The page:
The Congress of Vienna, also called Vienna Congress, was a meeting of ambassadors of European states chaired by Austrian statesman Klemens von Metternich, and held in Vienna from November 1814 to June 1815, though the delegates had arrived and were already negotiating by late September 1814. The objective of the Congress was to provide a long-term peace plan for Europe by settling critical issues arising from the French Revolutionary Wars and the Napoleonic Wars. The goal was not simply to restore old boundaries but to resize the main powers so they could balance each other and remain at peace. The leaders were conservatives with little use for republicanism or revolution, both of which threatened to upset the status quo in Europe. France lost all its recent conquests while Prussia, Austria and Russia made major territorial gains. Prussia added smaller German states in the west, Swedish Pomerania and 60% of the Kingdom of Saxony; Austria gained Venice and much of northern Italy. Russia gained parts of Poland. The new Kingdom of the Netherlands had been created just months before, and included formerly Austrian territory that in 1830 became Belgium.

St. Vith was transferred to Belgium on March 6, 1925, by the Treaty of Versailles after the defeat of the German Empire in World War I.

Treaty of Versailles one of the treaties that ended the First World War

The Treaty of Versailles was the most important of the peace treaties that brought World War I to an end. The Treaty ended the state of war between Germany and the Allied Powers. It was signed on 28 June 1919 in Versailles, exactly five years after the assassination of Archduke Franz Ferdinand, which had directly led to World War I. The other Central Powers on the German side of World War I signed separate treaties. Although the armistice, signed on 11 November 1918, ended the actual fighting, it took six months of Allied negotiations at the Paris Peace Conference to conclude the peace treaty. The treaty was registered by the Secretariat of the League of Nations on 21 October 1919.

German Empire empire in Central Europe between 1871–1918

The German Empire, also known as Imperial Germany, was the German nation state that existed from the unification of Germany in 1871 until the abdication of Kaiser Wilhelm II in 1918.

World War I 1914–1918 global war originating in Europe

World War I, also known as the First World War or the Great War, was a global war originating in Europe that lasted from 28 July 1914 to 11 November 1918. Contemporaneously described as "the war to end all wars", it led to the mobilisation of more than 70 million military personnel, including 60 million Europeans, making it one of the largest wars in history. It is also one of the deadliest conflicts in history, with an estimated nine million combatants and seven million civilian deaths as a direct result of the war, while resulting genocides and the 1918 influenza pandemic caused another 50 to 100 million deaths worldwide.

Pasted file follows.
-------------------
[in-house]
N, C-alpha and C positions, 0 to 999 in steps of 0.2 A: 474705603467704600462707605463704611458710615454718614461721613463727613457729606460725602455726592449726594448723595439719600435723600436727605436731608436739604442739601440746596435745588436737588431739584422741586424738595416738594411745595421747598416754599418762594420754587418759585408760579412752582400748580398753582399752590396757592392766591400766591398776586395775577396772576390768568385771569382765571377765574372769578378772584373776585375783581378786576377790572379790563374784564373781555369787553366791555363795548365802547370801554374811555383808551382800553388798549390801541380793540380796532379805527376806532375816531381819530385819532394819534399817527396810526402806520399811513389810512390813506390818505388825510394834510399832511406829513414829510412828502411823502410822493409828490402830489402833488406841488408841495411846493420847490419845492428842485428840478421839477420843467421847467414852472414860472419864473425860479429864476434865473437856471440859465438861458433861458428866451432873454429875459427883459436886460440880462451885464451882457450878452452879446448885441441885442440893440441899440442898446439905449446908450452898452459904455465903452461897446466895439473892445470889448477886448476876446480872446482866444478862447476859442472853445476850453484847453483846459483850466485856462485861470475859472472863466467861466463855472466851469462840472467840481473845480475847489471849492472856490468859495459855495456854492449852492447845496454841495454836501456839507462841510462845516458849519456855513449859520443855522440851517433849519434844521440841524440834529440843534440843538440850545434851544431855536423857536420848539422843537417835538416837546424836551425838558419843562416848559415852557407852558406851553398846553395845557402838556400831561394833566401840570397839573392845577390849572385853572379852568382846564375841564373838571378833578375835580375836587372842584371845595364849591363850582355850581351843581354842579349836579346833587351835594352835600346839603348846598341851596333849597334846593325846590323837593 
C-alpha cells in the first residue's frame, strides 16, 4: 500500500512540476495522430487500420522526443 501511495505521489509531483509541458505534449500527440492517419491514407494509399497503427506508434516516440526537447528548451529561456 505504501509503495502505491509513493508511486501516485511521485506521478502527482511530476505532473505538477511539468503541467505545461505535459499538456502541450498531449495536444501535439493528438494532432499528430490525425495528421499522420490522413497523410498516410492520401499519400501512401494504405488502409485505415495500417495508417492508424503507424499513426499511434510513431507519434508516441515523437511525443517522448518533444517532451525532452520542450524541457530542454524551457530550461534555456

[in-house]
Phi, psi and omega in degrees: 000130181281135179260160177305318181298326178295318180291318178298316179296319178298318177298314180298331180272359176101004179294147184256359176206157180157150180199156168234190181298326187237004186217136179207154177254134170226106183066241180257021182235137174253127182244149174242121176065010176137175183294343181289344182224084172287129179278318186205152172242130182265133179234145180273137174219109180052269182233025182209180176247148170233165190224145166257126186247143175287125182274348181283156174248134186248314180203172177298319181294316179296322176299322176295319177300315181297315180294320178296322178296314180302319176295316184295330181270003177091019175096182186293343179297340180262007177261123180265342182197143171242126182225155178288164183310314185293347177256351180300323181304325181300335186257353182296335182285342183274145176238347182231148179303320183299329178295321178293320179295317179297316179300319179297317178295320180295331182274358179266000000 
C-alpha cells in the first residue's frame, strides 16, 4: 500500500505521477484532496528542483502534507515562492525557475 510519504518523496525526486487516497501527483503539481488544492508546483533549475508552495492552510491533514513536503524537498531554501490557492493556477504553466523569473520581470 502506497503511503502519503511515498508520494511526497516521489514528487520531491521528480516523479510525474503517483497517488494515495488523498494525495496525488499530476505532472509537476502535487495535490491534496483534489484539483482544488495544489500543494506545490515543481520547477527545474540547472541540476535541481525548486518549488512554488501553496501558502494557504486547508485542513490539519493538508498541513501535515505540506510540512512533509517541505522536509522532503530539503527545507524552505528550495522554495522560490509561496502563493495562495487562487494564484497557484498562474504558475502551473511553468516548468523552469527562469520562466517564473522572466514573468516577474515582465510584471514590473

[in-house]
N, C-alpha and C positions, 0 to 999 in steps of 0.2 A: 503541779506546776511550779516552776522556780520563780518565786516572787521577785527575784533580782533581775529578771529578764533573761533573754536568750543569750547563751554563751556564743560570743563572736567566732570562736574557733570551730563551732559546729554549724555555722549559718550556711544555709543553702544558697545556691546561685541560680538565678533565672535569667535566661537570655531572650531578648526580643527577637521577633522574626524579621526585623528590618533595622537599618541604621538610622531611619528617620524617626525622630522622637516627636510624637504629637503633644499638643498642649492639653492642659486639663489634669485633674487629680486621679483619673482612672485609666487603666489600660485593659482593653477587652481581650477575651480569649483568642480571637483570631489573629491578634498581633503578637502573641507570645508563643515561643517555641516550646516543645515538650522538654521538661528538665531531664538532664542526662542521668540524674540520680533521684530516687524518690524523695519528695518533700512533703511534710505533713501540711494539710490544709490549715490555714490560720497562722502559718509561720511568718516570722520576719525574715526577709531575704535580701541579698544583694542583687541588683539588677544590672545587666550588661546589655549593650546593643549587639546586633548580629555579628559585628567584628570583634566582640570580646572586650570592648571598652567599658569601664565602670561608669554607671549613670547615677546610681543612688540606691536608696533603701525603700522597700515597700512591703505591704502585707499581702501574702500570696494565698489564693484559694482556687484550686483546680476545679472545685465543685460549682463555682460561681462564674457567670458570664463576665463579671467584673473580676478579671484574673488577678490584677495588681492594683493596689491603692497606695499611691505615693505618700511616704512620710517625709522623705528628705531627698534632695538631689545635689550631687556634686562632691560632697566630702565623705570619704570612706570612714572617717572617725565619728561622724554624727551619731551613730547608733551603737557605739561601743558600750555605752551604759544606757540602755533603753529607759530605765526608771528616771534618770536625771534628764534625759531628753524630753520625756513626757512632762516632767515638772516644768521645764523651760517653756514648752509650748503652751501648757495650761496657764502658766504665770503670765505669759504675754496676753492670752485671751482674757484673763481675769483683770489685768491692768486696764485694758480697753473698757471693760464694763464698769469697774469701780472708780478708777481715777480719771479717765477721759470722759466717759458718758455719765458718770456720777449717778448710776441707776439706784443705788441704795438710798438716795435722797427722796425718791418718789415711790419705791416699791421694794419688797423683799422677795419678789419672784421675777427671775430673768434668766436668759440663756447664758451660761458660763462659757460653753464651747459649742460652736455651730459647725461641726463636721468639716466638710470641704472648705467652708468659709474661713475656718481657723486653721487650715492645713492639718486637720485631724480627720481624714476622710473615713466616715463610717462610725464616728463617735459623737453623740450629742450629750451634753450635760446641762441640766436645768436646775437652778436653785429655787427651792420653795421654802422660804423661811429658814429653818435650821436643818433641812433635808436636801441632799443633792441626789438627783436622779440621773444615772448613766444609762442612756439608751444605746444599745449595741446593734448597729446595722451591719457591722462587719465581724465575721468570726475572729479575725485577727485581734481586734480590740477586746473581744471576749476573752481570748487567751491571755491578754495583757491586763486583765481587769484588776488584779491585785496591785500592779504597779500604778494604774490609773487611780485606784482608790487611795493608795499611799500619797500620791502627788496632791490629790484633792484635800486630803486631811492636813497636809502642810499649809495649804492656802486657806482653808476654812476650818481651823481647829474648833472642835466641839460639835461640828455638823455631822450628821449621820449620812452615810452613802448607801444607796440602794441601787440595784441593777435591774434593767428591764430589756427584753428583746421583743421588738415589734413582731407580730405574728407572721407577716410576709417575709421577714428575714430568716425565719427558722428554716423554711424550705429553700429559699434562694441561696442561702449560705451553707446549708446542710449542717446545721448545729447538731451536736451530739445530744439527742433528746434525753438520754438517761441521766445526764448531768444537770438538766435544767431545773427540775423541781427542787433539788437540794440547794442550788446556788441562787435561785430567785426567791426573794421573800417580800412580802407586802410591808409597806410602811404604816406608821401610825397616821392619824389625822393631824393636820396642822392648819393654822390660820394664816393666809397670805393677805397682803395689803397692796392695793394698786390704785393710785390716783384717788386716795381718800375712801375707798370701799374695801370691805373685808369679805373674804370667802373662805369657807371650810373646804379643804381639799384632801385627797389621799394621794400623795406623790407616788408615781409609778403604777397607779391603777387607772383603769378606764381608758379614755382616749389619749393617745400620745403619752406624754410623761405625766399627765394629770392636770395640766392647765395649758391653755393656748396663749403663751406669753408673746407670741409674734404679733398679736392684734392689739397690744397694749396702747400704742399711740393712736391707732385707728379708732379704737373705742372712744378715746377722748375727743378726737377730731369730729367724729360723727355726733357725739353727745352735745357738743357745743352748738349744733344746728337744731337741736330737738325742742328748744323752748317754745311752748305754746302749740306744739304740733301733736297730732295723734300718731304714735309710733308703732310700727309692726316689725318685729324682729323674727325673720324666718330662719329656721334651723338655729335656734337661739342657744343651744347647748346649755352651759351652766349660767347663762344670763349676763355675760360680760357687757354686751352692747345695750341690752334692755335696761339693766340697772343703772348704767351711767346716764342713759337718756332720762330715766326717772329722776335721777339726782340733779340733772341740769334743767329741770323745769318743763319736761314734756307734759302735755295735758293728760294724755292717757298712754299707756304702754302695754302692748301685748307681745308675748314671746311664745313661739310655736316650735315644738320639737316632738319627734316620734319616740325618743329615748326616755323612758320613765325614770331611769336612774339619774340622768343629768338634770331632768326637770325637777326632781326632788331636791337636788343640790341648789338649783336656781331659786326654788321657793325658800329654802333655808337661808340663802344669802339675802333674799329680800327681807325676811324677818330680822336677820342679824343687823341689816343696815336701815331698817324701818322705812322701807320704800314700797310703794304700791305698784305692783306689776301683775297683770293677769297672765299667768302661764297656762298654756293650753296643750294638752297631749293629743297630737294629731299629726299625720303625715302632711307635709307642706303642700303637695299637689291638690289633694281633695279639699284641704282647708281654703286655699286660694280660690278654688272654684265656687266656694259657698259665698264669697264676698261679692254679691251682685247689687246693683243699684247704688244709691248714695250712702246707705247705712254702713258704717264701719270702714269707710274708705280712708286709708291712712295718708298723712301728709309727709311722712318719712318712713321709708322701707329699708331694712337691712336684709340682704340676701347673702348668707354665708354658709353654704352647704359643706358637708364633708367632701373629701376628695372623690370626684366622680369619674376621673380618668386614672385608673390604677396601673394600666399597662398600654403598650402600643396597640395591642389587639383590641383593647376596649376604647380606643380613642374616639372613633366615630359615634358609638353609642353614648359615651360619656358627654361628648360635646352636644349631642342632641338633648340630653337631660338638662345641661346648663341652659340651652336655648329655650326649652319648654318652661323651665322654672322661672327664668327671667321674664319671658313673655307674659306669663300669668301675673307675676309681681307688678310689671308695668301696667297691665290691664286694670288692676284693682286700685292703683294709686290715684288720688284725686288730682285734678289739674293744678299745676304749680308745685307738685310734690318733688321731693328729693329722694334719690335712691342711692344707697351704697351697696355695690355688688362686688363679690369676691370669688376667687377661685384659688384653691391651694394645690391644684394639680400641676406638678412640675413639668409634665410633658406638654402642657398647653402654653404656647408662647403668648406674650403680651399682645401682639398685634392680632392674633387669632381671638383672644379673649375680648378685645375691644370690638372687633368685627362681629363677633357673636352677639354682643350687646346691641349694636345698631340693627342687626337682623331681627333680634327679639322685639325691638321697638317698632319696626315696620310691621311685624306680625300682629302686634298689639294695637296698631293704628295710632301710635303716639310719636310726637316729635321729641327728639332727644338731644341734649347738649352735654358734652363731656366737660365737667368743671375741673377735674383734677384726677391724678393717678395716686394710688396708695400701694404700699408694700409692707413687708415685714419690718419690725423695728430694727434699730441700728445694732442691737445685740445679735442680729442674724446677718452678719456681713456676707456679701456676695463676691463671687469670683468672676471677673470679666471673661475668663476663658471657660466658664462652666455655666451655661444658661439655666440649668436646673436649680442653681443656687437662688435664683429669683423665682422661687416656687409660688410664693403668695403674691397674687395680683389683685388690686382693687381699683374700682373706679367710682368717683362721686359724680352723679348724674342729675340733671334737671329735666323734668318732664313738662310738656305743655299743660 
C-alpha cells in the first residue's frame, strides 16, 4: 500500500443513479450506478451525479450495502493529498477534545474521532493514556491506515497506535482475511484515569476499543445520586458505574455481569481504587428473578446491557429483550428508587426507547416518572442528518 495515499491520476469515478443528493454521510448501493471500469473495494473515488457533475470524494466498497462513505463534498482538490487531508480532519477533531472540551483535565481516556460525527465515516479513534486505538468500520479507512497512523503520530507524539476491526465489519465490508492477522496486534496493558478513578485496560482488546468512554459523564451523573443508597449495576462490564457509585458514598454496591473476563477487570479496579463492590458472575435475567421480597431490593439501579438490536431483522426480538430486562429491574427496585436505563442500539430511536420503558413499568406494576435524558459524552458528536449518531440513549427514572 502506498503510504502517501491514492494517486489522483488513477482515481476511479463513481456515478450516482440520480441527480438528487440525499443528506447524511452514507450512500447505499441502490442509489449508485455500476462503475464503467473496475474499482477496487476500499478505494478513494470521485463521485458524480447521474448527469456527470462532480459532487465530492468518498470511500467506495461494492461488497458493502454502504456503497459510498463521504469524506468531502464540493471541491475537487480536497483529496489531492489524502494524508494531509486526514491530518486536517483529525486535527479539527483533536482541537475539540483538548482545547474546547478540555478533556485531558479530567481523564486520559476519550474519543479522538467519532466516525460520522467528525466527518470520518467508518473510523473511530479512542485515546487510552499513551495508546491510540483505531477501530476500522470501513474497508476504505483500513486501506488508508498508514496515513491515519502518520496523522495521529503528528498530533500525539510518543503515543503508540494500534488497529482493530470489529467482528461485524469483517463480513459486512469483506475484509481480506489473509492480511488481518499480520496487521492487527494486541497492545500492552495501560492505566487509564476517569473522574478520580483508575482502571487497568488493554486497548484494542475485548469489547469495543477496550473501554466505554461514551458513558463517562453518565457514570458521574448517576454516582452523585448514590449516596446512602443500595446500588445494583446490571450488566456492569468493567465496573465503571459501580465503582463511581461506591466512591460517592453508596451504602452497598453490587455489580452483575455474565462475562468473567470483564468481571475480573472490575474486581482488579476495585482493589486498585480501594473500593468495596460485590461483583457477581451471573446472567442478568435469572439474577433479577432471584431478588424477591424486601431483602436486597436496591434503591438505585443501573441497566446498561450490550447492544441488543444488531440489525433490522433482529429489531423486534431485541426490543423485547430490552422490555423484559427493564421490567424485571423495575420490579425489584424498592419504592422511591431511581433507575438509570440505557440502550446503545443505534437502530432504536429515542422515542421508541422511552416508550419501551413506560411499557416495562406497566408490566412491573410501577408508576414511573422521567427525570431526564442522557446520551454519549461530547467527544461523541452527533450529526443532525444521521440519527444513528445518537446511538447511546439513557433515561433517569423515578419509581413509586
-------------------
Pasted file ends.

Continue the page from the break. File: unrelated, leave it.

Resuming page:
American soldiers in St. Vith during the Battle of the Bulge 117th Infantry North Carolina NG at St. Vith 1945.jpg
American soldiers in St. Vith during the Battle of the Bulge

An important road and railway junction, St. Vith was fought over in the 1944 Battle of the Bulge during World War II. The United States Army defended the town against German assault for a few days, delaying the German attack plan, before eventually being forced to retreat. Once it was captured by German forces, the town was bombed by the US Air Force on 25 and 26 December 1944 and by RAF Bomber Command with 300 aircraft on the 26. [2] St. Vith was mostly destroyed during the ground battle and subsequent air attack. American forces retook the town on January 23, 1945. The only pre-war architecture remaining is the Büchel Tower.

Battle of St. Vith battle

The Battle of St. Vith was an engagement in Belgium fought during the Allied advance from Paris to the Rhine in World War II. It was one of several battles on December 16, 1944 constituting the opening of Germany's Ardennes counteroffensive.

Battle of the Bulge German offensive through the Ardennes forest on the Western Front towards the end of World War II

The Battle of the Bulge, also known as the Ardennes Counteroffensive, took place from 16 December 1944 to 25 January 1945, and was the last major German offensive campaign on the Western Front during World War II. It was launched through the densely forested Ardennes region of Wallonia in eastern Belgium, northeast France, and Luxembourg, towards the end of the war in Europe. The offensive was intended to stop Allied use of the Belgian port of Antwerp and to split the Allied lines, allowing the Germans to encircle and destroy four Allied armies and force the Western Allies to negotiate a peace treaty in the Axis powers' favor.

World War II 1939–1945 global war

World War II, also known as the Second World War, was a global war that lasted from 1939 to 1945. The vast majority of the world's countries—including all the great powers—eventually formed two opposing military alliances: the Allies and the Axis. A state of total war emerged, directly involving more than 100 million people from over 30 countries. The major participants threw their entire economic, industrial, and scientific capabilities behind the war effort, blurring the distinction between civilian and military resources. World War II was the deadliest conflict in human history, marked by 50 to 85 million fatalities, most of whom were civilians in the Soviet Union and China. It included massacres, the genocide of the Holocaust, strategic bombing, premeditated death from starvation and disease, and the only use of nuclear weapons in war.

St. Vith is the setting for Michael Oren's novel, Reunion, concerning a fictional reunion of an American battalion which participated in the Battle of the Bulge.

Sister cities

See also

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Eupen-Malmedy geographic region

Eupen-Malmedy or Eupen-Malmédy is a small, predominantly German-speaking region in eastern Belgium. It consists of three administrative cantons around the small cities of Eupen, Malmedy, and Sankt Vith which encompass some 730 square kilometres (280 sq mi). In the area itself, the region is referred to as Ostbelgien. Elsewhere in Belgium, the region is commonly referred to as the East Cantons.

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References

  1. "Wettelijke Bevolking per gemeente op 1 januari 2018". Statbel. Retrieved 9 March 2019.
  2. "Bomber Command 60th Anniversary Battle Diary December 1944 Archived 2007-07-06 at the UK Government Web Archive